College has expressed its sorrow after the search for missing Trinity professor Seamus Lawless was called off today, eight days after he went missing from the summit of Mount Everest.
A press statement from the College said that “the tragic death of our friend and colleague, Séamus (Shay) Lawless, has come as a huge shock to all of us”, and offered condolences to Lawless’s family “on behalf of everyone at Trinity College Dublin and the research centre, ADAPT”.
The statement said described Lawless’s legacy as “enormous”.
“We are mourning the loss of one our rising research stars, an inspirational colleague, and a much loved and valued member of our College community.”
Lawless’s family announced this afternoon that they had called off the search for the lecturer, originally from Co Wicklow, after “the extremes of operating at high altitude and the sheer range of the search area ultimately proved too difficult”.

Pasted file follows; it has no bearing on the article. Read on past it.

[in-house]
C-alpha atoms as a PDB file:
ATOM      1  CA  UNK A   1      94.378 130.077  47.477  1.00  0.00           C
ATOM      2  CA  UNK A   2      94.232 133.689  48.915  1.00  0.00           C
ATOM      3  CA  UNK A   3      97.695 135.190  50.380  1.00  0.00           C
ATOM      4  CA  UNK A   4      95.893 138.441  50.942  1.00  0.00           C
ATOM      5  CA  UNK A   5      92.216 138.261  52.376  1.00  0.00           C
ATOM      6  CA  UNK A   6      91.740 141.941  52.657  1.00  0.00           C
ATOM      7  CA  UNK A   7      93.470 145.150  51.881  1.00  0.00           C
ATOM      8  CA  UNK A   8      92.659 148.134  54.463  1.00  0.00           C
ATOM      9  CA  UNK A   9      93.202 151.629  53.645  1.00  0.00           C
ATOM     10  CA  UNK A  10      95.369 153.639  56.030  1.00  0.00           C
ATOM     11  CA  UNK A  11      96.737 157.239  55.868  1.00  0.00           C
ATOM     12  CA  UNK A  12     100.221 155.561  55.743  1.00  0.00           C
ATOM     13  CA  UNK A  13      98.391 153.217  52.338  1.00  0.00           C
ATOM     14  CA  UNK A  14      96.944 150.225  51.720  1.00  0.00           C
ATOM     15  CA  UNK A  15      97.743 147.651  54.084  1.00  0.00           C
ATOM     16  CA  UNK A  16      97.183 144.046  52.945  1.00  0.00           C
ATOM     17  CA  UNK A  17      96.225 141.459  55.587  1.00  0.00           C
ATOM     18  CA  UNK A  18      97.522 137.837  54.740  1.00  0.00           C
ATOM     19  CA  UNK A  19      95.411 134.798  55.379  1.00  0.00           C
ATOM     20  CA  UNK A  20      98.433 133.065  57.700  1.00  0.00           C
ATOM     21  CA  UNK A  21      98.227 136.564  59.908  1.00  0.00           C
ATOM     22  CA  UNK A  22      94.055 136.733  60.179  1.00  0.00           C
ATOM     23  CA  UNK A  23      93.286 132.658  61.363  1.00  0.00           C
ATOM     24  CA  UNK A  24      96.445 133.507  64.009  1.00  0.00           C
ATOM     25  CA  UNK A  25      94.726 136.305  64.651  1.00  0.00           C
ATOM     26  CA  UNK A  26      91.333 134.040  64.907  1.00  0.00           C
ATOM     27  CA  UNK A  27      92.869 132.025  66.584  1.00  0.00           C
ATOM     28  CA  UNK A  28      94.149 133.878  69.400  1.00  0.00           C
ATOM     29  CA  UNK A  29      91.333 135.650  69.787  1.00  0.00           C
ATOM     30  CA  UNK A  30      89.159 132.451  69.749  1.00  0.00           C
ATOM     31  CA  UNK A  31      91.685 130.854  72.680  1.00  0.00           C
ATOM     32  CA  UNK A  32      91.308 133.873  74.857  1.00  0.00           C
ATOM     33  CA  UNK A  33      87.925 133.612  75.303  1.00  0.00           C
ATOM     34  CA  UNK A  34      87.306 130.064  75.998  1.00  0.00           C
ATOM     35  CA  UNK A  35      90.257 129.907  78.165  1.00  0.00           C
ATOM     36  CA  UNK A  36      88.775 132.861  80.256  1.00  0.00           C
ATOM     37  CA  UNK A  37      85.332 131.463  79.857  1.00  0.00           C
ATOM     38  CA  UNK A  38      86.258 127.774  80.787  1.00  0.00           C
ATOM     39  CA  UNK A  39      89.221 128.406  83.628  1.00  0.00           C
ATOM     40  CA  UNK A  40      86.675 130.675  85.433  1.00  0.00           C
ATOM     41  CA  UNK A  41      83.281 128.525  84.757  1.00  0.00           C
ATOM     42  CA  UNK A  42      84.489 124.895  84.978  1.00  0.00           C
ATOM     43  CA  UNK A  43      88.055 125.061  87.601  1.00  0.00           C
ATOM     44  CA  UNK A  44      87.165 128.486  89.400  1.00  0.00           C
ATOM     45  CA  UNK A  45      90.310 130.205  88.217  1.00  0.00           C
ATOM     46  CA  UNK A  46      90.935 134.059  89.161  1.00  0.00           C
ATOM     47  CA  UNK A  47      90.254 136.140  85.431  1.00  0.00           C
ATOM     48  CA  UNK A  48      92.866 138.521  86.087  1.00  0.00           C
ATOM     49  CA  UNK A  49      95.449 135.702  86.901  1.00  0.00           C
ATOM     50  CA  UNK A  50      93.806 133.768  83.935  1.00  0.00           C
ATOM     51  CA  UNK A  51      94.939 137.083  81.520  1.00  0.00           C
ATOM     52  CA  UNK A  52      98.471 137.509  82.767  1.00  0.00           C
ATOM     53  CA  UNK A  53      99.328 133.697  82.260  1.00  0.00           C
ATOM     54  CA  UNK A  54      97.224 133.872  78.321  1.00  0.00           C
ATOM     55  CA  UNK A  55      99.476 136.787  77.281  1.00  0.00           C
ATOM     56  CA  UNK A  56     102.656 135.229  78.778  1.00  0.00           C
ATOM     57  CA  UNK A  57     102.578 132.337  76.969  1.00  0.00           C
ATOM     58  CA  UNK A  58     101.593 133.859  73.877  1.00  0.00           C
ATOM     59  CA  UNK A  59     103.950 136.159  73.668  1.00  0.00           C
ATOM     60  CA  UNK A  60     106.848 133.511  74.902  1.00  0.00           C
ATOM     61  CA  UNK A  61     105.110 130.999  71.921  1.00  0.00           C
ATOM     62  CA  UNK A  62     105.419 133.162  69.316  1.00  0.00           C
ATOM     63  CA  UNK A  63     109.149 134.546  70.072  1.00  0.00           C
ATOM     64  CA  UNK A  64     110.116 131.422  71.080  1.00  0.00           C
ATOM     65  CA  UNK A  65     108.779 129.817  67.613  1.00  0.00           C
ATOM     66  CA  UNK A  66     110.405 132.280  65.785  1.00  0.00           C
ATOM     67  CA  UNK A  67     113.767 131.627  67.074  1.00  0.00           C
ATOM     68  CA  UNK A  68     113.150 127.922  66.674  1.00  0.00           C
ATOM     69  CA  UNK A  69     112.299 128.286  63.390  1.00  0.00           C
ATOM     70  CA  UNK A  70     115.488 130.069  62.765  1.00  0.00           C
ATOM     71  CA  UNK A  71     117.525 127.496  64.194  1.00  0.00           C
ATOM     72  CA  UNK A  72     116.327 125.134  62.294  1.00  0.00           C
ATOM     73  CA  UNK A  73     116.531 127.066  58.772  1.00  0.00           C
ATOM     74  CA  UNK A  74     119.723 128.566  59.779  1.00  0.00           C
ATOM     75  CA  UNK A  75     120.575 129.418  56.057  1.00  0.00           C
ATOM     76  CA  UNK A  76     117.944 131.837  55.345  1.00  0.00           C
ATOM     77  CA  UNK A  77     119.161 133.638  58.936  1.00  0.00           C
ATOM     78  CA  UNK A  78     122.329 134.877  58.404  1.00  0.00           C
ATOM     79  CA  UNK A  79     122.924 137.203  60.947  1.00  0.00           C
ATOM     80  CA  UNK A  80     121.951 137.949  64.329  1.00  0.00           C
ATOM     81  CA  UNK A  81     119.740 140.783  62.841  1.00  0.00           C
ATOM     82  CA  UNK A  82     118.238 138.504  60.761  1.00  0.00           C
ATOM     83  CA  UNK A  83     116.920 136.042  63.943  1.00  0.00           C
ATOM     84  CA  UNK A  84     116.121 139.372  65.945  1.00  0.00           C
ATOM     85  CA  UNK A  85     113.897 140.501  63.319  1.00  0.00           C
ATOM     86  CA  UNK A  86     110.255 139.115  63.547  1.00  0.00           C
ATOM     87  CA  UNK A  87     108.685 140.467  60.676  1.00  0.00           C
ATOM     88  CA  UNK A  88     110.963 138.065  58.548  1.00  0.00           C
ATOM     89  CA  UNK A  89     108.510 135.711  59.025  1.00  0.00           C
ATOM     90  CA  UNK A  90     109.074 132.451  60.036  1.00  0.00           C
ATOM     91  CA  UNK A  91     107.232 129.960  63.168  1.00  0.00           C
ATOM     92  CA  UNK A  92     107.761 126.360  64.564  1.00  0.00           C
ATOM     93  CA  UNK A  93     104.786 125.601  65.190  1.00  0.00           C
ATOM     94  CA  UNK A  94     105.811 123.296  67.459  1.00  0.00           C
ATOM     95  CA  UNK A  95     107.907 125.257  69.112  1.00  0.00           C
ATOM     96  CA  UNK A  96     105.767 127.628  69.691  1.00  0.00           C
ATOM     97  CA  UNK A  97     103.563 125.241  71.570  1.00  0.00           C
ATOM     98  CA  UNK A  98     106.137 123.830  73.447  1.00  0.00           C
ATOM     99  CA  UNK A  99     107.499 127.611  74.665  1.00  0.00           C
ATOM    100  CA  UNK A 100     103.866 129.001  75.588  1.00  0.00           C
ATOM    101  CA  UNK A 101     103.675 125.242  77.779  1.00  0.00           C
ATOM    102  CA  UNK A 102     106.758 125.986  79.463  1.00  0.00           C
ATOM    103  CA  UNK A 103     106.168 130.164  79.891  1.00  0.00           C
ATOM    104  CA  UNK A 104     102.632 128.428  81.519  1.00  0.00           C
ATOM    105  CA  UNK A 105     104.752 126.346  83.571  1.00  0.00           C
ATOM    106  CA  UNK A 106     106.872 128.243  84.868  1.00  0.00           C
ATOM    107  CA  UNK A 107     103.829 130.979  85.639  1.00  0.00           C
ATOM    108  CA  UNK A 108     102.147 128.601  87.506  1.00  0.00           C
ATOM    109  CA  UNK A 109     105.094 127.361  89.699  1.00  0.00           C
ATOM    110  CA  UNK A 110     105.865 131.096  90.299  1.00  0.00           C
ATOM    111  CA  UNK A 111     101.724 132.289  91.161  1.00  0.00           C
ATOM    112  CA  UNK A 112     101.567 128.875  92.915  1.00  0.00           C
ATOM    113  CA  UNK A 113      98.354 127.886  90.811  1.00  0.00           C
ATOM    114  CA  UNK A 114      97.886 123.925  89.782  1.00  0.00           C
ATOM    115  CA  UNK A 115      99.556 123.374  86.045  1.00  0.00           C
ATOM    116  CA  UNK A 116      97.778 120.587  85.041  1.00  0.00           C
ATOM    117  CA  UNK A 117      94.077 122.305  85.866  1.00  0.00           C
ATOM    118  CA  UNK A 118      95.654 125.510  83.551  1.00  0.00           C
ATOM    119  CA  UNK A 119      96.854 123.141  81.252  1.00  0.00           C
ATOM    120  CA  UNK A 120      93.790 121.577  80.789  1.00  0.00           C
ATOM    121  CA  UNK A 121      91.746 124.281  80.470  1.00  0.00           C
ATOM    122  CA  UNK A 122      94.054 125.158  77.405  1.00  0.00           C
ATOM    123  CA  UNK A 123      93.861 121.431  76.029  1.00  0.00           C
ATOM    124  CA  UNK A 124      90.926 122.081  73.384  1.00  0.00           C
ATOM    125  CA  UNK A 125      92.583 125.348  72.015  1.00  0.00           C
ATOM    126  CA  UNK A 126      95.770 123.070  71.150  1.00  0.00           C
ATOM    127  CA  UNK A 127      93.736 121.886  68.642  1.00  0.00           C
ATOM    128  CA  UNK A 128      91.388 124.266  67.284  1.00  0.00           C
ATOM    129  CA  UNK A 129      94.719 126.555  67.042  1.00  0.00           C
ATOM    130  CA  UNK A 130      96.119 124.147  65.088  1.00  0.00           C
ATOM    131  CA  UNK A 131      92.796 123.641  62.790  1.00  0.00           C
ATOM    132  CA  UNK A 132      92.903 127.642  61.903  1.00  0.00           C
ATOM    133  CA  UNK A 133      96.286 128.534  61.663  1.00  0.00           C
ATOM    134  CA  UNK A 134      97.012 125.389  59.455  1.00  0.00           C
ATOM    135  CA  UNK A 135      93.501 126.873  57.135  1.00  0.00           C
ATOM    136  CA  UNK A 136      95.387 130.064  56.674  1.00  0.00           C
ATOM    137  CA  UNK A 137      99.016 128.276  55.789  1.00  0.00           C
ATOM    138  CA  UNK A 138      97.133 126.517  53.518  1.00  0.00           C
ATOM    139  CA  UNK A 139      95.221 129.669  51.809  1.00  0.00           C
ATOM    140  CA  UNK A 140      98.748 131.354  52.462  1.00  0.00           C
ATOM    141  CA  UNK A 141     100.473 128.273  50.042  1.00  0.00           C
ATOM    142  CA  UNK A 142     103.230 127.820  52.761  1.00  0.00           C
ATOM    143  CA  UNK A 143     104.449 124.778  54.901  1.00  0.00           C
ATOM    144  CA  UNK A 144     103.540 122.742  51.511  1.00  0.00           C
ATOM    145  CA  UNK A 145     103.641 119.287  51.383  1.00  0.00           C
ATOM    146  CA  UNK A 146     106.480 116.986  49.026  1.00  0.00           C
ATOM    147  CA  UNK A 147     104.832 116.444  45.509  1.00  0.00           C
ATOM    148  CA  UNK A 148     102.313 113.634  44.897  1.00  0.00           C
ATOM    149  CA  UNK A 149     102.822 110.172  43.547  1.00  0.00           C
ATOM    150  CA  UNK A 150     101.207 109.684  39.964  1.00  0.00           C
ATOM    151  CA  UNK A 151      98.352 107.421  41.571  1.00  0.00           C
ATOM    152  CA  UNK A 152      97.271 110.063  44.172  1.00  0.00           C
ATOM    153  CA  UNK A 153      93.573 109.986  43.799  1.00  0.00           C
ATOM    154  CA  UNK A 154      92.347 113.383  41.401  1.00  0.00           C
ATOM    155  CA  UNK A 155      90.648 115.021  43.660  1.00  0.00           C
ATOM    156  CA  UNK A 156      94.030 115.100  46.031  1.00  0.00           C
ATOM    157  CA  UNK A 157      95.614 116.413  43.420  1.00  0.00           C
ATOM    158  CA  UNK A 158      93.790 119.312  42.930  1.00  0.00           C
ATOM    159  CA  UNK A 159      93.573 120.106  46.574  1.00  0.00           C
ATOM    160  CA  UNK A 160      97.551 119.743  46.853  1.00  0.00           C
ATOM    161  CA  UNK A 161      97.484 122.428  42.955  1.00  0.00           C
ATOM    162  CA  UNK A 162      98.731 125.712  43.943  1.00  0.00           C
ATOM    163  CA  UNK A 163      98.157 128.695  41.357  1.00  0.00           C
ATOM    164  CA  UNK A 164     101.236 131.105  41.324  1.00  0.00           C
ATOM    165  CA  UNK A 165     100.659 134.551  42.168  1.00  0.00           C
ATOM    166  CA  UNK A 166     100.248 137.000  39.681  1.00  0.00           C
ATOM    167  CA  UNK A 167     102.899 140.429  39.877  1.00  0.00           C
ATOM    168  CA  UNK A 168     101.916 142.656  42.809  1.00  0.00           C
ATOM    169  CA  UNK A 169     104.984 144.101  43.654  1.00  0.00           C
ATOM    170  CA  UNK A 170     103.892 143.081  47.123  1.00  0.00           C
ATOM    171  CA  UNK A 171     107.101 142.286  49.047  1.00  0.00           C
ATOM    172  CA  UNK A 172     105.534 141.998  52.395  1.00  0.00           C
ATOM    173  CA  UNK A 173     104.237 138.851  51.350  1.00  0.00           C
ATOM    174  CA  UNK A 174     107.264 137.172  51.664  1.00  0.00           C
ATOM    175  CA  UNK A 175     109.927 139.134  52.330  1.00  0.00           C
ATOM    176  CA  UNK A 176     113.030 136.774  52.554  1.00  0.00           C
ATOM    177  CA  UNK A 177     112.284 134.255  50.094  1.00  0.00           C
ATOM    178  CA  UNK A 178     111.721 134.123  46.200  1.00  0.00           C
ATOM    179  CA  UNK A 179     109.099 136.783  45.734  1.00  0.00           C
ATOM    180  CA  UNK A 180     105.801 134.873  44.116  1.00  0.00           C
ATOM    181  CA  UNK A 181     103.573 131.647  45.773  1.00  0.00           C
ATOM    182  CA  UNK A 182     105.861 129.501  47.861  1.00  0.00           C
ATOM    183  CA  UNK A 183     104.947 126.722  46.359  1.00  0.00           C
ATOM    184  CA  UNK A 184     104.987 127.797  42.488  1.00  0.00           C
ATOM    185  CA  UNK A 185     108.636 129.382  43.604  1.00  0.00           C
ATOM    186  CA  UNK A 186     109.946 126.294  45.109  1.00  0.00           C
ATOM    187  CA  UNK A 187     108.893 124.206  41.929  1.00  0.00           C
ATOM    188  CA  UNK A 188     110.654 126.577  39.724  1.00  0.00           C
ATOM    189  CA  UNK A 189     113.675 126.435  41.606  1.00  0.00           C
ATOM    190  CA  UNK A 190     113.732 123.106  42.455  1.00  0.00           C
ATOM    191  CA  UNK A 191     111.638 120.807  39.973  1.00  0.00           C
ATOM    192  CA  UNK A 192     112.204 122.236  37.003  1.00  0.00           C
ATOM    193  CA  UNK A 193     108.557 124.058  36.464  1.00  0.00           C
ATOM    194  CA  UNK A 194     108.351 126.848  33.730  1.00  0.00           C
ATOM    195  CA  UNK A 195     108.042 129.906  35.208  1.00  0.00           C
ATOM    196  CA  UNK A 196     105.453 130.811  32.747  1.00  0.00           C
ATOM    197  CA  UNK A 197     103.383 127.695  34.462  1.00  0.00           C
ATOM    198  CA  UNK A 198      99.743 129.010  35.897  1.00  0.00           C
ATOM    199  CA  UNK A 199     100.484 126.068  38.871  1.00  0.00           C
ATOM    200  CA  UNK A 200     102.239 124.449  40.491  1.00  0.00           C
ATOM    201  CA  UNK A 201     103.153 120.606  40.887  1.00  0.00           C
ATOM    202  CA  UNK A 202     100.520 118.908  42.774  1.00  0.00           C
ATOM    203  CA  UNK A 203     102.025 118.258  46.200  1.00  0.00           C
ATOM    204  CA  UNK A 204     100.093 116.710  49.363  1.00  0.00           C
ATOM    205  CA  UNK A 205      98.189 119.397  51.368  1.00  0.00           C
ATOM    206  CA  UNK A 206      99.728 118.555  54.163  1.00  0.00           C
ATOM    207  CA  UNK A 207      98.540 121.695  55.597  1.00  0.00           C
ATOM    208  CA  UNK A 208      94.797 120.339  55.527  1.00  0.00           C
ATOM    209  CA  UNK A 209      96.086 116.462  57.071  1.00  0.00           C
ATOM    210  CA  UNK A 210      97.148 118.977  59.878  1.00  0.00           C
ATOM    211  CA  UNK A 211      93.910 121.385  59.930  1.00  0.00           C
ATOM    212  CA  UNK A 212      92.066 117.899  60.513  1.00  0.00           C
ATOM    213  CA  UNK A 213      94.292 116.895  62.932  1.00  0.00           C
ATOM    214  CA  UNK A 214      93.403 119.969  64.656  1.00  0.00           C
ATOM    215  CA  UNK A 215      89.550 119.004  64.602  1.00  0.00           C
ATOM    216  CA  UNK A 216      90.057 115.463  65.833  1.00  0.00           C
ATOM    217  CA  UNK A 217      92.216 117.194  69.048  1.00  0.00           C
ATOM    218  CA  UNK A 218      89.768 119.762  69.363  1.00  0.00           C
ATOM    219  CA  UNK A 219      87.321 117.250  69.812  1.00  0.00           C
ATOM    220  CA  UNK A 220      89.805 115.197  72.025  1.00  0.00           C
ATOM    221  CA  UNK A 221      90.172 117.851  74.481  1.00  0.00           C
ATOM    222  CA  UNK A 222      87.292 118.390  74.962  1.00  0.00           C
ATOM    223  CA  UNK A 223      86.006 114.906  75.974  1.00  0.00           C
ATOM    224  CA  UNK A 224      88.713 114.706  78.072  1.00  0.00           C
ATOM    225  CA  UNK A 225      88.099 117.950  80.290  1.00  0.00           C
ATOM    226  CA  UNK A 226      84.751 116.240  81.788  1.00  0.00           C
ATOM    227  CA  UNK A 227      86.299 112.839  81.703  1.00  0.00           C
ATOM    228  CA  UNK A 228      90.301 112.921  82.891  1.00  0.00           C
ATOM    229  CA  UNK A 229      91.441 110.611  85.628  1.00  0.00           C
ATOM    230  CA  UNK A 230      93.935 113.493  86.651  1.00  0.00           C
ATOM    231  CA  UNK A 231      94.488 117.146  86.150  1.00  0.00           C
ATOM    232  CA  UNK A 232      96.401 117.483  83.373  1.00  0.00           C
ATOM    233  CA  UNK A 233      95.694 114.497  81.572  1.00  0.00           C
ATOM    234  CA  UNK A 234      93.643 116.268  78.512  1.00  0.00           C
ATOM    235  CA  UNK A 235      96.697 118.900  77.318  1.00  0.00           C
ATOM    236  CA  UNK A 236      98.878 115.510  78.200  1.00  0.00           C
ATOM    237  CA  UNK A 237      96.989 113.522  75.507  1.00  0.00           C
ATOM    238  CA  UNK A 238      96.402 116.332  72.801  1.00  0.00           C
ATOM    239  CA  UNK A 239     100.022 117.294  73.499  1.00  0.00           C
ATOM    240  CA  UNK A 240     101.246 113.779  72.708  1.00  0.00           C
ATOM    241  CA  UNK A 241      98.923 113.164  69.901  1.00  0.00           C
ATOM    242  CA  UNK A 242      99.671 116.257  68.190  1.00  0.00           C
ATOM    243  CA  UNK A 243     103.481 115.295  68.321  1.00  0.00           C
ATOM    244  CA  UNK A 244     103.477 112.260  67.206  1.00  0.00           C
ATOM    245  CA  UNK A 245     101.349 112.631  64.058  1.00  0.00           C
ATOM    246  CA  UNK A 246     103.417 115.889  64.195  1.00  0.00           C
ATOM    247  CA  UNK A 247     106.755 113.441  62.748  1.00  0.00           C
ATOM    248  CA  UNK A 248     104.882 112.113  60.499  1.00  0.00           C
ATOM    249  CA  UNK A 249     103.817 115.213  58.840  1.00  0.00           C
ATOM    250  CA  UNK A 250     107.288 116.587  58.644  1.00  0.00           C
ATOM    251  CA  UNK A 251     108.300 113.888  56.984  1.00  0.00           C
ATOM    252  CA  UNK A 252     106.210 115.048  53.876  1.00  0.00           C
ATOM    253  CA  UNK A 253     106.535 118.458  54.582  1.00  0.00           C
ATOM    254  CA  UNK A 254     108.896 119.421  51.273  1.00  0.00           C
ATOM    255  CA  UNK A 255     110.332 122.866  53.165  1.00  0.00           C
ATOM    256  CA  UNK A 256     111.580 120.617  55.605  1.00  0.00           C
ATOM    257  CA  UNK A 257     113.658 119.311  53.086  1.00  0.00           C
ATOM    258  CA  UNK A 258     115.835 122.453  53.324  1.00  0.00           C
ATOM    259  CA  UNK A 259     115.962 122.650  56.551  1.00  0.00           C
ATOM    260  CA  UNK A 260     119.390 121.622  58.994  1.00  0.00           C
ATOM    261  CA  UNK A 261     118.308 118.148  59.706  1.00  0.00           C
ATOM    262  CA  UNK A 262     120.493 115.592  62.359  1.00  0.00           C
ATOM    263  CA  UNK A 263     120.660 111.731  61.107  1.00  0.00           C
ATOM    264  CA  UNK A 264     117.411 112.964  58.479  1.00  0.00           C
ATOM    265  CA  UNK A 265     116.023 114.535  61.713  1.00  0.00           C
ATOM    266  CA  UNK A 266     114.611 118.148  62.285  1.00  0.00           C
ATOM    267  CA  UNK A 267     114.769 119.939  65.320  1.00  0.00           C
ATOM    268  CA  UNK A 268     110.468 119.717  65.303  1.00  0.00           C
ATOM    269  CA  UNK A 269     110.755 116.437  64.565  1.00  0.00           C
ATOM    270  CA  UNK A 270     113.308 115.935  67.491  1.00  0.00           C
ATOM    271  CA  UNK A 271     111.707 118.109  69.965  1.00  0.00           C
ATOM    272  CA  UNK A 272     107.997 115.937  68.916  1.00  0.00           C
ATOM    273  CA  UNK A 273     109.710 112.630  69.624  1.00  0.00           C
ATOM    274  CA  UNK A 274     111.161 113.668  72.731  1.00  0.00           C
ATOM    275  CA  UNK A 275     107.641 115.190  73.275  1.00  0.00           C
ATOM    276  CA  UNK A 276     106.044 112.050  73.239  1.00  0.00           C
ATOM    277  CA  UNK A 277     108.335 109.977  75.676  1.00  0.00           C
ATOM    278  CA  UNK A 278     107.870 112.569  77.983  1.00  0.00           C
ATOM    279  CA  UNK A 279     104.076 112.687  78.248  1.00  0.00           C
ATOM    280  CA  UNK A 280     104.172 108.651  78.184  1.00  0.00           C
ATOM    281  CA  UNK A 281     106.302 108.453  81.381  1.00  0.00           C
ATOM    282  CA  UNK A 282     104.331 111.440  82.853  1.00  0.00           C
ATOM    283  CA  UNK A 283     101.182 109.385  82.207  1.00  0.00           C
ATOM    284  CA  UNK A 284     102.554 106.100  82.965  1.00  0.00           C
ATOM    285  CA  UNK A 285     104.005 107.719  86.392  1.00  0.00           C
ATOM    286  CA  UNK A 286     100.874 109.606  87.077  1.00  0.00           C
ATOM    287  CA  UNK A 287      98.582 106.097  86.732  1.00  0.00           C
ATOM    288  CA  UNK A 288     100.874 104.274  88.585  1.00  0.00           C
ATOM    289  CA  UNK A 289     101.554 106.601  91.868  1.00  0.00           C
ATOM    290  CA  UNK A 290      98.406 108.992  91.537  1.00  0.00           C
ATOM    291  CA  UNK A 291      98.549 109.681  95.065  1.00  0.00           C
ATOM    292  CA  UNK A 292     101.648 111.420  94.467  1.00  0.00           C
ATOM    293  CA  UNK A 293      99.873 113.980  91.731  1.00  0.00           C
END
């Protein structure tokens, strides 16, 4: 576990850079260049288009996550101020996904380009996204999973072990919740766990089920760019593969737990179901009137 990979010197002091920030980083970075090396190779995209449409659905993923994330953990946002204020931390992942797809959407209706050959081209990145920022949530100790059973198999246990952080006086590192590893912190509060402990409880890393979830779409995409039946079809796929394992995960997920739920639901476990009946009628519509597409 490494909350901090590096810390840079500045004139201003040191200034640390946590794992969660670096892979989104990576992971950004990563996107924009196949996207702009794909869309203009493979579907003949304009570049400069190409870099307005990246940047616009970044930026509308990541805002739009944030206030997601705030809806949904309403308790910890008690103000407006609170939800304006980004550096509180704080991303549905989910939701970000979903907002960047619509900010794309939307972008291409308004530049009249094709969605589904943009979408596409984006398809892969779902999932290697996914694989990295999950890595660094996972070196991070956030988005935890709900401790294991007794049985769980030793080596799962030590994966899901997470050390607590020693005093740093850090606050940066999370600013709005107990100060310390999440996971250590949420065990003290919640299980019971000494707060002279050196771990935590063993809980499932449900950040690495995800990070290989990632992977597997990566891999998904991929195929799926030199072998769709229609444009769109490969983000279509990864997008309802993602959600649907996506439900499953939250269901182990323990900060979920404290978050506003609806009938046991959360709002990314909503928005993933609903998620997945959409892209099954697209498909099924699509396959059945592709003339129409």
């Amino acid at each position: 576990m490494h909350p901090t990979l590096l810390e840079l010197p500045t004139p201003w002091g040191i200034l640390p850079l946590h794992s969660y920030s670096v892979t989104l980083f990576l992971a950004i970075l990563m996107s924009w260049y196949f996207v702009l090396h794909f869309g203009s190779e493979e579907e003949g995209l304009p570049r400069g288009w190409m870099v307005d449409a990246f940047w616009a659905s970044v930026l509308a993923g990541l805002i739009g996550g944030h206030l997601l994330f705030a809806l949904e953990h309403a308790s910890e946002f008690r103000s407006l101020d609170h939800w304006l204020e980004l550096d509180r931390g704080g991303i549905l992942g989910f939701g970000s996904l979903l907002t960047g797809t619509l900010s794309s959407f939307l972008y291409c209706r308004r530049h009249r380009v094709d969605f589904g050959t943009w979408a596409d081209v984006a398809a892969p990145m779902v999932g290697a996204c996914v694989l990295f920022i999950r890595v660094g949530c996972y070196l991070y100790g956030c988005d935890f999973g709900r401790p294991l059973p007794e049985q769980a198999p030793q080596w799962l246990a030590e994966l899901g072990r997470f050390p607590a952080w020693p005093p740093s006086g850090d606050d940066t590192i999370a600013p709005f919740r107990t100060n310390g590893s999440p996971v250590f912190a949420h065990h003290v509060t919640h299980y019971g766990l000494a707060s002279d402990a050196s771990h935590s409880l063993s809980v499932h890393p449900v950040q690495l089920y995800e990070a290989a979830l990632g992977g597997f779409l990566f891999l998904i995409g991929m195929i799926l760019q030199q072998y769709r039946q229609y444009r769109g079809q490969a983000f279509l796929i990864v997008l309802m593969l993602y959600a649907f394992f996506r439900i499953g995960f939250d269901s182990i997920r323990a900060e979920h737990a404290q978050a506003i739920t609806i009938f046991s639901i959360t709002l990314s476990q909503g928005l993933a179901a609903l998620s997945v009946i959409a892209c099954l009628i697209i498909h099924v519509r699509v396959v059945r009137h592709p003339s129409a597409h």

In a statement, the family said that after taking “expert advice”, they had “decided to call off the search rather than risk endangering anyone’s life in the treacherous conditions”.
Lawless, who climbed the world’s tallest mountain for children’s charity Barretstown, reportedly fell from an altitude of 8,300 metres during his descent from the top.
He was travelling in an expedition of eight, led by Co Down climber Noel Hanna, who also took charge of the search.
Lawless’s family set up a GoFundMe page to fund the search. In the statement today, they said the page – which raised nearly €270,000 – was “instrumental in helping us fund an experienced team for Shay. Unfortunately it was not successful”.
Yesterday, speaking in College at the launch of the new Trinity Business School, Taoiseach Leo Varadkar called Lawless an “inspirational character”, offering his thoughts to Lawless’s family and repeating the pledge of Tánaiste Simon Coveney – made on Monday – that the government would “offer any support we can, either financial or organisational”.